Jeff Jorgenson leads Iowa's delegates during the American Soybean Association's hybrid policy session. (Photo: Joseph L. Murphy/Iowa Soybean Association)
ASA sets path for year ahead
March 4, 2021 | Bethany Baratta
Delegates to the American Soybean Association’s (ASA) annual resolutions process last week set priorities to guide the association in the year ahead.
Top of mind this year were policies focused on climate and conservation, even creating a new section in the ASA policy resolutions document dedicated to climate-related policies.
“As we scan the landscape moving forward there are definitely going to be opportunities for farmers in this climate arena,” says Iowa Soybean Association (ISA) Jeff Jorgenson, who with the ISA board served as a delegate to the ASA resolution process. “Having oversight as to how policies are drafted, written and dispersed is important.”
Jorgenson sees the new climate guidance as an opportunity to participate more broadly in the conversations centered around climate change.
“In Iowa we’re looking at it as an opportunity to think about carbon credits and conservation practices, and also the potential benefits those practices have in terms of water quality,” Jorgenson said. “In Iowa we have a real push to work on water quality, and this also ties with the climate side of things.”
The adopted ASA policies run the gamut from support for increased expansion of biofuels to reducing barriers and increasing access to improved genetics and crop protection tools.
Delegates reaffirmed their support of biofuels, including biodiesel, realizing the impact higher biofuel blends could play in lowering emissions and improving air quality.
This specific policy mirrors that of the Iowa Soybean Association’s policy supporting higher blends of biodiesel in the state, including the Iowa Biofuel Standard Legislation, which Iowa Governor Kim Reynolds introduced.
For biodiesel, the legislation calls for fuel specifications that will increase demand of higher biofuel blends such as B20 and E15. The proposed legislation would create an additional 108 million bushels of soybean demand for Iowa farmers over the next five years. Iowa farmers grew just over 500 million bushels of soybeans last year.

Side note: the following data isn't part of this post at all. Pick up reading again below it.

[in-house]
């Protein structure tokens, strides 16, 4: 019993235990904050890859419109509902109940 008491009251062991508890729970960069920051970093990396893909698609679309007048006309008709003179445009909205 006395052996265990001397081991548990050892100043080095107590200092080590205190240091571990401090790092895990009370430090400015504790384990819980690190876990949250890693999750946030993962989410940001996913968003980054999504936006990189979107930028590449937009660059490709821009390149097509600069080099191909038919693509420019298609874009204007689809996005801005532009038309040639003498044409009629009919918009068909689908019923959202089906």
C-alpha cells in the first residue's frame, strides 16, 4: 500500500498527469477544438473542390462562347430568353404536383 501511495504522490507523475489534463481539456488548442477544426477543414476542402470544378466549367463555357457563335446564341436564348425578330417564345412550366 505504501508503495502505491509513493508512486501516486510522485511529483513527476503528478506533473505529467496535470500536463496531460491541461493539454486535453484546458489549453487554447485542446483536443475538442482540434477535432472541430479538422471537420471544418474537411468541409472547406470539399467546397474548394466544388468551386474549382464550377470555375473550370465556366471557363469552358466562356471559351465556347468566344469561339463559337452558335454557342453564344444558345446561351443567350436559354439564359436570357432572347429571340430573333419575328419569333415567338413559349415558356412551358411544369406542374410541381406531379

“We’re essentially trying to turn up the demand dial of the products we produce,” Jorgenson said. Higher blends of biodiesel carry increased air quality and environmental benefits over lower blends, Jorgenson noted.
ISA Advocate Membership
The policies considered and adopted during ASA’s process were aided by ISA’s grassroots efforts, further strengthened by Advocate membership and engagement, Dolch said.
“The growing support from Advocate membership ensures that farmers’ voices are heard and understood at the Capitol in Des Moines and on Capitol Hill in Washington, DC,” Dolch said.
Policy issues are surfaced in discussions with farmers and refined through the policy development process. These issues are oftentimes elevated by Advocate members who bring concerns, concepts and ideas forward to directors, delegates, and various committees of jurisdiction.
Setting the policy priorities gives Dolch a compass by which to focus advocacy efforts at the statehouse and in Washington, DC, but it all starts locally at the field entrance and farm gate.
“I cannot stress the importance of ISA Advocate membership and engagement enough as we consider the short and long-term challenges facing the soybean industry. We must show up and show out as the policies being considered today will impact the farm community for generations to come.